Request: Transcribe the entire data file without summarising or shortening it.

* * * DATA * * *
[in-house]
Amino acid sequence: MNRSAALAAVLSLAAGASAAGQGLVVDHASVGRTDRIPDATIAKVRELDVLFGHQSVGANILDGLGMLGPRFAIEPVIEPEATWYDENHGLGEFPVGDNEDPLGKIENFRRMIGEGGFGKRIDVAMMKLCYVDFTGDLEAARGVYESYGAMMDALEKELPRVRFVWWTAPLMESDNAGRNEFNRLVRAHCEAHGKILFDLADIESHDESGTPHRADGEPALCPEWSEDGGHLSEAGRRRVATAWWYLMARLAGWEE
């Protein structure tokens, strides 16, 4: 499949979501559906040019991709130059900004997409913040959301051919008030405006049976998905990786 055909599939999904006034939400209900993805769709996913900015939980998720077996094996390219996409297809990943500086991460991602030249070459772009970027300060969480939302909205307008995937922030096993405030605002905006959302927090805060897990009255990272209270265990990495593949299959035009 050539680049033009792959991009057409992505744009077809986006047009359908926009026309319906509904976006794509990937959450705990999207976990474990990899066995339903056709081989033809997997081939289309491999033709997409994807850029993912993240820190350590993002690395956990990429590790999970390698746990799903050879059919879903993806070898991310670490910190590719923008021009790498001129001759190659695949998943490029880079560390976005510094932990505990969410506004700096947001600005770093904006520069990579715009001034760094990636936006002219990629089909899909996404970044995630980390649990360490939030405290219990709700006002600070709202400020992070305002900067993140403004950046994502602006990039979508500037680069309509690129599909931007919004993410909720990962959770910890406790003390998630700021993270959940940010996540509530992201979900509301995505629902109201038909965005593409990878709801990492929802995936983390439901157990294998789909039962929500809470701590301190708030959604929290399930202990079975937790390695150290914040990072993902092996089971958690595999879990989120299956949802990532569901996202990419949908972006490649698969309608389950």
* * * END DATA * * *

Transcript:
[in-house]
Amino acid sequence: MNRSAALAAVLSLAAGASAAGQGLVVDHASVGRTDRIPDATIAKVRELDVLFGHQSVGANILDGLGMLGPRFAIEPVIEPEATWYDENHGLGEFPVGDNEDPLGKIENFRRMIGEGGFGKRIDVAMMKLCYVDFTGDLEAARGVYESYGAMMDALEKELPRVRFVWWTAPLMESDNAGRNEFNRLVRAHCEAHGKILFDLADIESHDESGTPHRADGEPALCPEWSEDGGHLSEAGRRRVATAWWYLMARLAGWEE
């Protein structure tokens, strides 16, 4: 499949979501559906040019991709130059900004997409913040959301051919008030405006049976998905990786 055909599939999904006034939400209900993805769709996913900015939980998720077996094996390219996409297809990943500086991460991602030249070459772009970027300060969480939302909205307008995937922030096993405030605002905006959302927090805060897990009255990272209270265990990495593949299959035009 050539680049033009792959991009057409992505744009077809986006047009359908926009026309319906509904976006794509990937959450705990999207976990474990990899066995339903056709081989033809997997081939289309491999033709997409994807850029993912993240820190350590993002690395956990990429590790999970390698746990799903050879059919879903993806070898991310670490910190590719923008021009790498001129001759190659695949998943490029880079560390976005510094932990505990969410506004700096947001600005770093904006520069990579715009001034760094990636936006002219990629089909899909996404970044995630980390649990360490939030405290219990709700006002600070709202400020992070305002900067993140403004950046994502602006990039979508500037680069309509690129599909931007919004993410909720990962959770910890406790003390998630700021993270959940940010996540509530992201979900509301995505629902109201038909965005593409990878709801990492929802995936983390439901157990294998789909039962929500809470701590301190708030959604929290399930202990079975937790390695150290914040990072993902092996089971958690595999879990989120299956949802990532569901996202990419949908972006490649698969309608389950």